"Some might call it Enlightenment"

i tend to see the world in a different light, perhaps that is the effect of the bicycle. the quote at the bottom pretty much sums up the types of thoughts that run through my head when riding through the city. it's hearty and delicious to ponder...

"The most vital element for the future of our cities is that the bicycle is an instrument of experiential understanding.
On a bicycle, citizens experience their city with deep intimacy, often for the first time. For a regular motorist to take that two or three mile trip by bicycle instead is to decimate an enormous wall between them and their communities.
In their cars, the world is reduced to mere equation. “What is the fastest route from A to B?” one will ask as they start their engine. This invariably results in a cascade of freeway concrete flying by at incomprehensible speeds. Their environment, the neighborhoods that compose their communities, the beauty of architecture, the immense societal problems in distressed areas, the faces of neighbors… all of this becomes a conceptually abstract blur from the driver’s seat.
Yes, the bicycle is a marvelously efficient machine of transportation, but in the city it is so much more. The bicycle is new vision for the blind man. It is a thrilling tool of communication, an experiential device for the beauty and the ills of the urban context. One cannot turn a blind eye on a bicycle - they must acknowledge their community, all of it.
Here lies the secret weapon of the urban renaissance."

it doesn't stop here

since my recent experience of my rear wheel being stolen, i have made some small steps into adjusting into life without a bike (for the moment, it sucks). i have always realized the meaning of my bike, the way it weaves into my daily activity, thought, and the dependency i have on it as many means, not just mobility. i know i shouldn't put such a value on material things, i could care less about my cell phone, my laptop, or my wallet, but my bike is so important in my world, and i would have it no other way.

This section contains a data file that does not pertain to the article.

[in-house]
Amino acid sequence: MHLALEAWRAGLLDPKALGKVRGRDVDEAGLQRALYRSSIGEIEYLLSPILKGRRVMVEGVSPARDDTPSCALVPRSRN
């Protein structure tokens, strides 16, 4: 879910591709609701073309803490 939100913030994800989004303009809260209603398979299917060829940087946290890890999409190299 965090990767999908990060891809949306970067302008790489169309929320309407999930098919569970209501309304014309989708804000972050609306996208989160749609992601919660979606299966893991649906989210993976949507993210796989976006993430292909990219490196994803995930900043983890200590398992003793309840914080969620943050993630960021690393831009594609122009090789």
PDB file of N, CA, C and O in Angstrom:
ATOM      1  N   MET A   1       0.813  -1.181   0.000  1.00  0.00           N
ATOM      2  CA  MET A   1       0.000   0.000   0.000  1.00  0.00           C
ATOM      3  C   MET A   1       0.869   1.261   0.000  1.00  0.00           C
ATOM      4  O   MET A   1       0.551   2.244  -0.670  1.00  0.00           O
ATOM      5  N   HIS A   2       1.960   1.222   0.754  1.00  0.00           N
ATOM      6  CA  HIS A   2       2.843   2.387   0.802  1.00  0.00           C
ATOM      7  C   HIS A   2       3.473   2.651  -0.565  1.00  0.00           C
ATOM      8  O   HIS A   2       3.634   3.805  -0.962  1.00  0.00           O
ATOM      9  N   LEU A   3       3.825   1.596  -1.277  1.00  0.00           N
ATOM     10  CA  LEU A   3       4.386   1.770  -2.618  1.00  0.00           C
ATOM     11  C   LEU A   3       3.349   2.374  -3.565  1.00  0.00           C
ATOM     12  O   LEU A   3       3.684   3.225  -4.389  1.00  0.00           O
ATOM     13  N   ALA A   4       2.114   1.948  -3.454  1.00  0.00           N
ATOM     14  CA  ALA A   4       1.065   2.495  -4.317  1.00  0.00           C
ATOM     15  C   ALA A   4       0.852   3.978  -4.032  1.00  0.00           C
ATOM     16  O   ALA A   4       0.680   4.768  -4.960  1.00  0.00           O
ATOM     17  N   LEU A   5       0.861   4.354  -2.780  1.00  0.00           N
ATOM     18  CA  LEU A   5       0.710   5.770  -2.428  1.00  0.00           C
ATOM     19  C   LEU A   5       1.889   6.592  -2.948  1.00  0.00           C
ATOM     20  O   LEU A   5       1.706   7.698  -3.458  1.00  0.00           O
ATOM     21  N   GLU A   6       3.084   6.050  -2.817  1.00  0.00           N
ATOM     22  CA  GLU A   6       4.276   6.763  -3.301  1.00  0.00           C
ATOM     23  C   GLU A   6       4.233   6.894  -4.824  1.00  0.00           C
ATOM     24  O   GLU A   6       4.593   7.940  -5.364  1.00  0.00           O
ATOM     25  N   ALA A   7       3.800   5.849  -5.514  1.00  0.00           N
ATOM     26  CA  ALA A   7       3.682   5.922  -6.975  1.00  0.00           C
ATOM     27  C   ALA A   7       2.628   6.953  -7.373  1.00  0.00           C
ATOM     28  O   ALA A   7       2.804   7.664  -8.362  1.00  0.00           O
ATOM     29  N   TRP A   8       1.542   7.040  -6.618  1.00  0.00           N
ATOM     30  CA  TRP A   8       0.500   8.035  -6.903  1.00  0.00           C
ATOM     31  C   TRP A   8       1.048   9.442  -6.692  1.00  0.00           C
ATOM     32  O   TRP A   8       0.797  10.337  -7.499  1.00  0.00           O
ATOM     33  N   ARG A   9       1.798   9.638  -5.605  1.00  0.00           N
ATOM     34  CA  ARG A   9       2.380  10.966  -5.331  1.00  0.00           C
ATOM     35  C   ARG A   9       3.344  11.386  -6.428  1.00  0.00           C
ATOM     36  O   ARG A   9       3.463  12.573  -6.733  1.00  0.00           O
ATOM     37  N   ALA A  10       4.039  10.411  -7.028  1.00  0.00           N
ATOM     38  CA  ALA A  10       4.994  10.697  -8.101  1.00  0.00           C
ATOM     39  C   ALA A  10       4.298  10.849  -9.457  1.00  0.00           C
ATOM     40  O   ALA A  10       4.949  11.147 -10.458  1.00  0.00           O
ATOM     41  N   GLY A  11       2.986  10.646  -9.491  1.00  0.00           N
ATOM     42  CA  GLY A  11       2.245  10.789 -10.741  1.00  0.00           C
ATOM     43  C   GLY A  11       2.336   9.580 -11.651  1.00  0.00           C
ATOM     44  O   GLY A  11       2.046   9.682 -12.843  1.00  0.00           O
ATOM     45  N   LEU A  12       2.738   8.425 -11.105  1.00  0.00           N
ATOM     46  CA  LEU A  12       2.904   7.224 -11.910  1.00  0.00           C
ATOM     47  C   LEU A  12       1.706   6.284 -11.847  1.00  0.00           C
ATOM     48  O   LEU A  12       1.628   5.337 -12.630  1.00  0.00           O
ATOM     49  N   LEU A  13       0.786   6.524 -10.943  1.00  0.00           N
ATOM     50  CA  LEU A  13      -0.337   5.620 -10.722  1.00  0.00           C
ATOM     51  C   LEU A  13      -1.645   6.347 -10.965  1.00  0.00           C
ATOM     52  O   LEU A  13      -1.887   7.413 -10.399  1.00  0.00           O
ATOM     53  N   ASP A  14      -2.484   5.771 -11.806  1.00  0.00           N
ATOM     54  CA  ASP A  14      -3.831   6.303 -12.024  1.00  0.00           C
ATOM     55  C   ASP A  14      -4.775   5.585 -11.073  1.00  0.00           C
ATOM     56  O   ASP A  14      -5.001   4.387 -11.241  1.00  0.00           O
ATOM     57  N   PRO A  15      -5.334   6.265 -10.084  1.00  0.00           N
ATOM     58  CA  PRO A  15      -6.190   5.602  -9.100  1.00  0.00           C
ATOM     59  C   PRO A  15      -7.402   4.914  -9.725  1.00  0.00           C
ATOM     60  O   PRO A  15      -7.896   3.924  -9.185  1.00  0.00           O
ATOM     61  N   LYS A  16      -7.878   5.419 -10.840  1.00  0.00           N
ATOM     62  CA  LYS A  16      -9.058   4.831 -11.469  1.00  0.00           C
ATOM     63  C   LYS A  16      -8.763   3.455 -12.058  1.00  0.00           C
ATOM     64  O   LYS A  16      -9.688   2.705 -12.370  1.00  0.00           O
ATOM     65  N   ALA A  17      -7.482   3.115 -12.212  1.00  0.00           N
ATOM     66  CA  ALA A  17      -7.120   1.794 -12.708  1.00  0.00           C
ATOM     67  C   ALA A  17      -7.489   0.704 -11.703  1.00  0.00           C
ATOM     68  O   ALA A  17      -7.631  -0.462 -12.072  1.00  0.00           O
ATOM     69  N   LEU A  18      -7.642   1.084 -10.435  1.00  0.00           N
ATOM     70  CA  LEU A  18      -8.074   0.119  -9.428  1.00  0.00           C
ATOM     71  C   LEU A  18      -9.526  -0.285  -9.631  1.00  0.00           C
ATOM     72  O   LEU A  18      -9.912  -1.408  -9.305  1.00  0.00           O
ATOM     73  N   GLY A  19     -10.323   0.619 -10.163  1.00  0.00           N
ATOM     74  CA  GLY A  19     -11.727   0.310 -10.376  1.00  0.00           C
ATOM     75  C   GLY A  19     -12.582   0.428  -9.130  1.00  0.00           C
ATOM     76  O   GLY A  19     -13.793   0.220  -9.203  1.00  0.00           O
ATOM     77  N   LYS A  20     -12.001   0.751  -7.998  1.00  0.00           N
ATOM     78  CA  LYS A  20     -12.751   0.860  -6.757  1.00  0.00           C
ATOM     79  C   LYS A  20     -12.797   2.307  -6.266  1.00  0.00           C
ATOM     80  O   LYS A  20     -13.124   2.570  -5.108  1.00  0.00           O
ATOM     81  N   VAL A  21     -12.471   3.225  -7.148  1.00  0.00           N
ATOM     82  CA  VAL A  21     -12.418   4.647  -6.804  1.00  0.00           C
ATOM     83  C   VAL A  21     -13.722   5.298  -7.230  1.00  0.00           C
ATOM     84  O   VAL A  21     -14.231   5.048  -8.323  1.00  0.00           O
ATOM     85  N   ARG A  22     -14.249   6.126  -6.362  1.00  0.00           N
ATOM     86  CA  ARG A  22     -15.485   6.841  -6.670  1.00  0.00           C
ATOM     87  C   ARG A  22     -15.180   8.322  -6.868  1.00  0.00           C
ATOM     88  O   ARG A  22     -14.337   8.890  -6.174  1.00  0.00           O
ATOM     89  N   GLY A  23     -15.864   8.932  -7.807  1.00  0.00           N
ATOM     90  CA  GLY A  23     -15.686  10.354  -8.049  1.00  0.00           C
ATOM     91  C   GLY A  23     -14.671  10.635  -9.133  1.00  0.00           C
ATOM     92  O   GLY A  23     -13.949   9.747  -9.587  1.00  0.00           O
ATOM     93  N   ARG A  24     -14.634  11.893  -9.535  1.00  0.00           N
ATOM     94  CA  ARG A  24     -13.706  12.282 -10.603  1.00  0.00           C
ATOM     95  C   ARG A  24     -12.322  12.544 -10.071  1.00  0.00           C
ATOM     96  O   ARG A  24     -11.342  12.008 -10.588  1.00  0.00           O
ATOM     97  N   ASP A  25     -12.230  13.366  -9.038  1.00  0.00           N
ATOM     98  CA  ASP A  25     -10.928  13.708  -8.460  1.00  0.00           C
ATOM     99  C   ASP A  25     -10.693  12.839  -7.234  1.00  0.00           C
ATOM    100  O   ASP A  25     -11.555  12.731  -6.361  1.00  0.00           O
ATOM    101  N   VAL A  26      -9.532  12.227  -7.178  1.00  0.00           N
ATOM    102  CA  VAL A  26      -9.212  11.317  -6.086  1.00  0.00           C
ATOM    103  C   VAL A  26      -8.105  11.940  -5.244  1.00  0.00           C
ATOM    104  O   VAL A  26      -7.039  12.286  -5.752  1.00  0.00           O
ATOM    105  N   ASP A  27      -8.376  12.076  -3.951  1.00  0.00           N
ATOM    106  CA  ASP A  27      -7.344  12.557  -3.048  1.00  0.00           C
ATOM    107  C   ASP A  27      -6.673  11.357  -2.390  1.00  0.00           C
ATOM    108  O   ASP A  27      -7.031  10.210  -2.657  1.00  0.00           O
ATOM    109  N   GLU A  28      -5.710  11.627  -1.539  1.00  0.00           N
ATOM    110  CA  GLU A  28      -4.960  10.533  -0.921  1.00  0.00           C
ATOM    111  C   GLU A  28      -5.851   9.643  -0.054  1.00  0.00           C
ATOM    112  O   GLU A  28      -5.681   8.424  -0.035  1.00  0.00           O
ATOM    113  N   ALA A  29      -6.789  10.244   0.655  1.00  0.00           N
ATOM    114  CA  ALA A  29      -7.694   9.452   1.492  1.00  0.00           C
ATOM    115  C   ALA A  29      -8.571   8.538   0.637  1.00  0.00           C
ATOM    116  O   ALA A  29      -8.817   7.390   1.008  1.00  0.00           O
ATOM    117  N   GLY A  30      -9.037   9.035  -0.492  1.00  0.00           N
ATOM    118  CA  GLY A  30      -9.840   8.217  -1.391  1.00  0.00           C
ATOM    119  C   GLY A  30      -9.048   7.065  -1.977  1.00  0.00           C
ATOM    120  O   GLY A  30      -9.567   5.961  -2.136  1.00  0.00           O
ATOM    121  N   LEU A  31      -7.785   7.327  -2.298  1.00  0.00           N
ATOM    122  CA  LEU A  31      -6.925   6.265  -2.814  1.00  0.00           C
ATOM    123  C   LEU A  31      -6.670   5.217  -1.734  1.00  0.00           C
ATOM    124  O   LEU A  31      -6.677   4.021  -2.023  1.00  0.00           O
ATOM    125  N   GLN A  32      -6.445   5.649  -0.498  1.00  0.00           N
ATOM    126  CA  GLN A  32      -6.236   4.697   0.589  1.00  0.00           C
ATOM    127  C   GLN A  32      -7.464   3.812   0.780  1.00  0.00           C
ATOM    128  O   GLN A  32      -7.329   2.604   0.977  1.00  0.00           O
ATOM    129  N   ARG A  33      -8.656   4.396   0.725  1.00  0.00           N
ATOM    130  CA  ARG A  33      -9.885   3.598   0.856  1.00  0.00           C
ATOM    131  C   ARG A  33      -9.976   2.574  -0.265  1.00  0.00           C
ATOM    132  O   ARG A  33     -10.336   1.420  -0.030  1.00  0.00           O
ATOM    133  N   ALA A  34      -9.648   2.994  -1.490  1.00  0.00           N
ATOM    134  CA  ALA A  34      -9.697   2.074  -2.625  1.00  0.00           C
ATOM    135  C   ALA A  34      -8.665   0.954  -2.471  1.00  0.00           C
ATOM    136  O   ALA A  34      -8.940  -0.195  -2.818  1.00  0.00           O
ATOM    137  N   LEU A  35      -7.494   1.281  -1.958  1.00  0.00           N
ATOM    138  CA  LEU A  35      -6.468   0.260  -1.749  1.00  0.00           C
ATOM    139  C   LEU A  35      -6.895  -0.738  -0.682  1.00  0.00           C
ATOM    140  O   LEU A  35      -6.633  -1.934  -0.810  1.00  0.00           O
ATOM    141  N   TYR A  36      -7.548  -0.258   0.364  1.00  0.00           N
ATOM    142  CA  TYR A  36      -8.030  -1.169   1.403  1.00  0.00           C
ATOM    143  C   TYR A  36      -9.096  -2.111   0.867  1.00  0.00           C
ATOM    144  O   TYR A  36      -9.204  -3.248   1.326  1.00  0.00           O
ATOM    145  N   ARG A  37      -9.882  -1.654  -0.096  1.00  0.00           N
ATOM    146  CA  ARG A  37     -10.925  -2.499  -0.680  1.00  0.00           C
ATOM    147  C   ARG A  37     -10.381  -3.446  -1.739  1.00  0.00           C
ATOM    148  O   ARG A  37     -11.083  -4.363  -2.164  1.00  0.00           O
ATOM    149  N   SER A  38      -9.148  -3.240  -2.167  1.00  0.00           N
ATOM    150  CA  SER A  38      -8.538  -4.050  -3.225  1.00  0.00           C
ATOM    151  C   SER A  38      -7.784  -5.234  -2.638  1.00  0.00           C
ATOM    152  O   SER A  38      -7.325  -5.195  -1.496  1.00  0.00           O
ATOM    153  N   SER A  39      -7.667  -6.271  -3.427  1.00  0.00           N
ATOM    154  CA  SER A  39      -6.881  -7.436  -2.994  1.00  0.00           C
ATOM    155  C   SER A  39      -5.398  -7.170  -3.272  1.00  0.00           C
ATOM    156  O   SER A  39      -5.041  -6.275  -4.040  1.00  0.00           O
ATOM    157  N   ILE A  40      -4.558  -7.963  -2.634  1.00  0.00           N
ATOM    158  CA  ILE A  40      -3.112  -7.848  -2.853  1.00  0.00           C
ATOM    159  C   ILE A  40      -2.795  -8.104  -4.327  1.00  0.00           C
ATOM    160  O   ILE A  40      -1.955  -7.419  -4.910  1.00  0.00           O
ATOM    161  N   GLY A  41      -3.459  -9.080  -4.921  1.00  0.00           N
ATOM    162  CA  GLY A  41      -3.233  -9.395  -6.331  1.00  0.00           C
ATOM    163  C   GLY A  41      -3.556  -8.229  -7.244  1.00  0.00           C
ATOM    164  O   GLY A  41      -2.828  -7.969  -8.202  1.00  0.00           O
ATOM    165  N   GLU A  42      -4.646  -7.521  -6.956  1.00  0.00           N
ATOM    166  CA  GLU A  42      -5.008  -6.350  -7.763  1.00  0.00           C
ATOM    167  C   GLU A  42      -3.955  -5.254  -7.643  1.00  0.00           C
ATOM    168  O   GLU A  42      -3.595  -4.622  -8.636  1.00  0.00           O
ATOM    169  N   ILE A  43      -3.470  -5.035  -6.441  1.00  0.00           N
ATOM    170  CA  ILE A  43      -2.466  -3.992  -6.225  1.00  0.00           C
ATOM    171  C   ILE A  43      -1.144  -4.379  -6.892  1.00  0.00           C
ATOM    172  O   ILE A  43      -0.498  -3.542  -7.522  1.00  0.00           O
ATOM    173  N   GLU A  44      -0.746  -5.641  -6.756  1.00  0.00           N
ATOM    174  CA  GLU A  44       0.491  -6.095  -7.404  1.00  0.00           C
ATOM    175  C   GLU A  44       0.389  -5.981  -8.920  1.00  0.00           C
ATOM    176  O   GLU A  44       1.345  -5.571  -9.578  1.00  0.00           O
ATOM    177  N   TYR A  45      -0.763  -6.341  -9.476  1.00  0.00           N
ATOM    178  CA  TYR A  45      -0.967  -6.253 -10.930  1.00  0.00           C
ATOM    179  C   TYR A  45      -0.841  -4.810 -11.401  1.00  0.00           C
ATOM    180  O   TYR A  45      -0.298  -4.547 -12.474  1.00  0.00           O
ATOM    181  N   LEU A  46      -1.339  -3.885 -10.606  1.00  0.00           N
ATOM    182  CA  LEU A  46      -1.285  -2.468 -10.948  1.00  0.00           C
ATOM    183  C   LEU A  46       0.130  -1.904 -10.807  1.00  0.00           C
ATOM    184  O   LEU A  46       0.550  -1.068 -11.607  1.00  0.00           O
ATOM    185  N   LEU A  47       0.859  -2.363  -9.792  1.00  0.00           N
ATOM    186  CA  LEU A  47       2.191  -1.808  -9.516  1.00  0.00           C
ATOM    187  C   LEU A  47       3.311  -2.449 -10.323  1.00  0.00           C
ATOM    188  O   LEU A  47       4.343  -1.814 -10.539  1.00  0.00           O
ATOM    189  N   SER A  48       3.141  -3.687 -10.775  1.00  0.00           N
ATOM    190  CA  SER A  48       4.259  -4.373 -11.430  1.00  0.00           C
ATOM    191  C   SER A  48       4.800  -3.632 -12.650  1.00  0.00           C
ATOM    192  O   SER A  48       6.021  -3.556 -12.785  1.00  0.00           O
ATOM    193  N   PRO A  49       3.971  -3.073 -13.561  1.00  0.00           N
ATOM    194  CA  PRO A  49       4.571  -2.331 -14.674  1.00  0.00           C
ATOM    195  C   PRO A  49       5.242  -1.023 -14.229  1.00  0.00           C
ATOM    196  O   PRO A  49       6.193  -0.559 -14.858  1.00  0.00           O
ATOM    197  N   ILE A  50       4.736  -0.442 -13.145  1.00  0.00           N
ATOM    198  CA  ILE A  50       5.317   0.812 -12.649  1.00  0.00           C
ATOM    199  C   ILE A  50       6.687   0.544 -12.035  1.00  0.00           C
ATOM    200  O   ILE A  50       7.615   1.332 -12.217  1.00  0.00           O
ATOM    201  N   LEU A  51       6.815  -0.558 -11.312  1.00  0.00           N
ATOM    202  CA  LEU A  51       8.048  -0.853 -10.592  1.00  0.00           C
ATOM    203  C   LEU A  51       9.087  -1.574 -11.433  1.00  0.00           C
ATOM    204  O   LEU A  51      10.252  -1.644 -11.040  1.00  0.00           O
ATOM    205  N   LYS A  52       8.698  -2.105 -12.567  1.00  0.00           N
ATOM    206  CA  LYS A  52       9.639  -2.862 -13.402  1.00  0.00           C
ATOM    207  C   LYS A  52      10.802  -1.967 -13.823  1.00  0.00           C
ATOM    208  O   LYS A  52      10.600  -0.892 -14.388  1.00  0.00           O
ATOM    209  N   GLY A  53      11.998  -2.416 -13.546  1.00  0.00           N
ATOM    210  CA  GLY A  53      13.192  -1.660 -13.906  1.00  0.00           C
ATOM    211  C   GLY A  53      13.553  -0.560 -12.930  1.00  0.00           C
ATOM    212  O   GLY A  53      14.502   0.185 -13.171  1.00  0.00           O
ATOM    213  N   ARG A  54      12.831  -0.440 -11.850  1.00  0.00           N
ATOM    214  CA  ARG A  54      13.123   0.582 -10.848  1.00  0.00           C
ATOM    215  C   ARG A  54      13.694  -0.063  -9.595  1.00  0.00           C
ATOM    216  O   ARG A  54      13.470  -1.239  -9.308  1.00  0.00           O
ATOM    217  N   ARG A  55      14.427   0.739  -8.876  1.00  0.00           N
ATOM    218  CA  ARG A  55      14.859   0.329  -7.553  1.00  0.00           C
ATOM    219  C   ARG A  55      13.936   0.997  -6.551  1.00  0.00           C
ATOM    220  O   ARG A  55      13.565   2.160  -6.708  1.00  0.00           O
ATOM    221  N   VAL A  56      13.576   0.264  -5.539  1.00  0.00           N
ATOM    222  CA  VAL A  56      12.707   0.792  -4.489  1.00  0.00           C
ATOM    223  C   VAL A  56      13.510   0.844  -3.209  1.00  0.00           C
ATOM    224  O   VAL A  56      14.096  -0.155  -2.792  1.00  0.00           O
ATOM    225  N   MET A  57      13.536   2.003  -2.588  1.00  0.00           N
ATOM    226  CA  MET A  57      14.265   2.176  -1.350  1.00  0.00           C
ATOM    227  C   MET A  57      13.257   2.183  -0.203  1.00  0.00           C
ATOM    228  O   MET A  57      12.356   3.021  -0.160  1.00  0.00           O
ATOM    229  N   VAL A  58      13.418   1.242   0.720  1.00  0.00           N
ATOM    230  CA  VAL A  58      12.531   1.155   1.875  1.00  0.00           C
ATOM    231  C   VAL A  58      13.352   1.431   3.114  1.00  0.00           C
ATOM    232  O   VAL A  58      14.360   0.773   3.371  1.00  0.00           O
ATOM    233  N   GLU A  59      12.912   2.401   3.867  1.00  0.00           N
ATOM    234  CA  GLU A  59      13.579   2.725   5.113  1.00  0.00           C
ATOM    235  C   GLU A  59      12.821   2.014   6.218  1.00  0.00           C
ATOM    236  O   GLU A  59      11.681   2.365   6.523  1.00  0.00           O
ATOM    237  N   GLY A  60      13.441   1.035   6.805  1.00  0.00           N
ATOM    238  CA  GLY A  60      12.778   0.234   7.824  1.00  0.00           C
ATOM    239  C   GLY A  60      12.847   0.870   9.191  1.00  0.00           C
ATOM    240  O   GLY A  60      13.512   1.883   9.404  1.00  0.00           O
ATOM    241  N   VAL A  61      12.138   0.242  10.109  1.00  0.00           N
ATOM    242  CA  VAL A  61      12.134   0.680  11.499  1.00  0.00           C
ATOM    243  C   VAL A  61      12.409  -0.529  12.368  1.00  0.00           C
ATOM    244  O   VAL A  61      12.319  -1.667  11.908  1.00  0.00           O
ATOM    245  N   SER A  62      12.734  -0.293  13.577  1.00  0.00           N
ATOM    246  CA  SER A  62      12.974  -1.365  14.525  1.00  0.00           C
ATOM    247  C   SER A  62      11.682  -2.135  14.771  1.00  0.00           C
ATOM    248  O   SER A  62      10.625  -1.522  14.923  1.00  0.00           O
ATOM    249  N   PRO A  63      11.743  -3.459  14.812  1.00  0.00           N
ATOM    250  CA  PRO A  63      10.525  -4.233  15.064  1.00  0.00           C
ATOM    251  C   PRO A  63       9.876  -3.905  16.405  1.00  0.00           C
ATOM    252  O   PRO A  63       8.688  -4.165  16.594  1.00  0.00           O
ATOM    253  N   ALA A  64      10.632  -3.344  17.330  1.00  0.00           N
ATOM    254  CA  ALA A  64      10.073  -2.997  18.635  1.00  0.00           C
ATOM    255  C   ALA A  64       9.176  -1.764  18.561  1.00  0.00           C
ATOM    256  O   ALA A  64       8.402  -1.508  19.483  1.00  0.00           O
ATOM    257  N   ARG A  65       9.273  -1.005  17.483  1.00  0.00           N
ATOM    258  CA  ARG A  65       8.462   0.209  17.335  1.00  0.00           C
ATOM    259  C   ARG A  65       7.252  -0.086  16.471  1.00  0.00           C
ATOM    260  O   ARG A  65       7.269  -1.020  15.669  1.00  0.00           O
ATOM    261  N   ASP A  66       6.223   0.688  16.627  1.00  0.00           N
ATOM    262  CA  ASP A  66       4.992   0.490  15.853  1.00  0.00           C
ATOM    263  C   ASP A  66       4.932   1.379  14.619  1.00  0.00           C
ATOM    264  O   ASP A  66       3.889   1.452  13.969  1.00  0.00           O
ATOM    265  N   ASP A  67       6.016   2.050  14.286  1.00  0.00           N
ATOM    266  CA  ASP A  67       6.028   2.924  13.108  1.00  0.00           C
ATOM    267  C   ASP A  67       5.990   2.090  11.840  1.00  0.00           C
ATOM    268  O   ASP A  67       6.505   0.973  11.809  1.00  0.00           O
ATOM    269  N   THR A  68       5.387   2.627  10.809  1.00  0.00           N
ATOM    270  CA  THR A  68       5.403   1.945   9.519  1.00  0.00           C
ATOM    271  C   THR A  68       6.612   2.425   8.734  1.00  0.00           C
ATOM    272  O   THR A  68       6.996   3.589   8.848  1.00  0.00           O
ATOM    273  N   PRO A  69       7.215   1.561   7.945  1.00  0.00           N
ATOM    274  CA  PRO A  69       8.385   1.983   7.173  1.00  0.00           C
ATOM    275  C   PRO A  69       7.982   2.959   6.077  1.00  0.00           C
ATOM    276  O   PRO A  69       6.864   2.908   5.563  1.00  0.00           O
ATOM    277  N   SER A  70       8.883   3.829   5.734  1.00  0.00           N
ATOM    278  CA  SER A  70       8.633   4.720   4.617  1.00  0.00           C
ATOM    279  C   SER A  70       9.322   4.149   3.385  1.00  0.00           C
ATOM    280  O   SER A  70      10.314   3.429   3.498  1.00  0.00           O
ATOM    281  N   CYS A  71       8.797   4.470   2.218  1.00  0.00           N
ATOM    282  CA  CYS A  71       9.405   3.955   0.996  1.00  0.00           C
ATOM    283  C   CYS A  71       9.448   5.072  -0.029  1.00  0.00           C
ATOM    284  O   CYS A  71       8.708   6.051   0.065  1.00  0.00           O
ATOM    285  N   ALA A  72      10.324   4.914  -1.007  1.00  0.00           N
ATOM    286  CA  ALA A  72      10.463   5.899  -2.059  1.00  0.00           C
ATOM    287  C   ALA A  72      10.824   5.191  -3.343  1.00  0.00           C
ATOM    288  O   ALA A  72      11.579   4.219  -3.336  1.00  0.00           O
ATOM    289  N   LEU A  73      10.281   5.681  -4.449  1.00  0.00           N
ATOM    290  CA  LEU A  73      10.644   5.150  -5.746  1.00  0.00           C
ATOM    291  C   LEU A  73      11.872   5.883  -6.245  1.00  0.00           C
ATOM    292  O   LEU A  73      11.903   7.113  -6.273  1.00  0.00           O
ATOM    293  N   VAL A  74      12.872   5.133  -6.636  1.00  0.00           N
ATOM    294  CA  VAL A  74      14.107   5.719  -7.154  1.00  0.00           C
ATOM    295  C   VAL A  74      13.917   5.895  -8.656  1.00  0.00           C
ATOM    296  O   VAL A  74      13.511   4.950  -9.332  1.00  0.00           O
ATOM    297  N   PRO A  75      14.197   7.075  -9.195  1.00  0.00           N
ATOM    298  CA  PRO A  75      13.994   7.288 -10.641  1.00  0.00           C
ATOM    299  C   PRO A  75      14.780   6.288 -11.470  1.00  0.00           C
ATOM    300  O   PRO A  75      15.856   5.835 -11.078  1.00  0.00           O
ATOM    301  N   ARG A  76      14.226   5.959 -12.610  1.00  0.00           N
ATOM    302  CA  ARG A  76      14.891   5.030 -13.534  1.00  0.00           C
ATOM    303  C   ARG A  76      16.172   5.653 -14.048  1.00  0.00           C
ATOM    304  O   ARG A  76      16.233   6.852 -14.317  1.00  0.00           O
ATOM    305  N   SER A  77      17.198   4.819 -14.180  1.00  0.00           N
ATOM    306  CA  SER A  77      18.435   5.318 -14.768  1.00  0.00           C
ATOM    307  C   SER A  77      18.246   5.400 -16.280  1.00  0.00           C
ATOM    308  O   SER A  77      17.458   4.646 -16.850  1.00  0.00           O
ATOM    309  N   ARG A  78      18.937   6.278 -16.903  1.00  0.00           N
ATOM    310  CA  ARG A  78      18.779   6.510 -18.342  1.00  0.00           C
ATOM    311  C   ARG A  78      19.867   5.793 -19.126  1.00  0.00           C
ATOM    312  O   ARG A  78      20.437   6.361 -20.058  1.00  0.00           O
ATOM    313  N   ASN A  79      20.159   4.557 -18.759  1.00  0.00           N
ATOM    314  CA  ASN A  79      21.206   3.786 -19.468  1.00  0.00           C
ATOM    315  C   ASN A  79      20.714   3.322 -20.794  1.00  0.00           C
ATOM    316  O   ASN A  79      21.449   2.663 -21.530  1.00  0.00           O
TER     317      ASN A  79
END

i sent BART (Bay Area Rapid Transit) a letter concerning bike theft and lack of bike racks at their stations. i don't know if they will even respond to me or raise a finger to any concerns in what is mentioned in the letter but i have prepared my spirits to not stop at this one. a few weeks ago i had a friend who's rear wheel was stolen at the same station too and since my bike became another source of bike theft exploitation in this area, i'm realizing the problem is being ignored and perhaps undermined by victims and these institutions. well, speaking up is my thing. i come from a long line of outspoken strong women that confronts issues at it's face (thanks mom!) and i'd be damned if i stopped here. 

i hope those of you in the bay area will speak up more about bike theft too. it's definitely an issue worth exploring the means to finding a solution because it's really just out of control.

thank you all for your kind words and encouragement these last few days. it's a total bummer going through the motions because for me it's not something that i want to just replace and forget. i see too many bikes in this area being taken advantage of where i put myself in the persons place and think how much it sucks to return to your bike and have something of it ripped from you. i know many of you know this feeling too and how much it sucks. so thank you for your words and comfort. i just hope that in the end something good will come from all of this.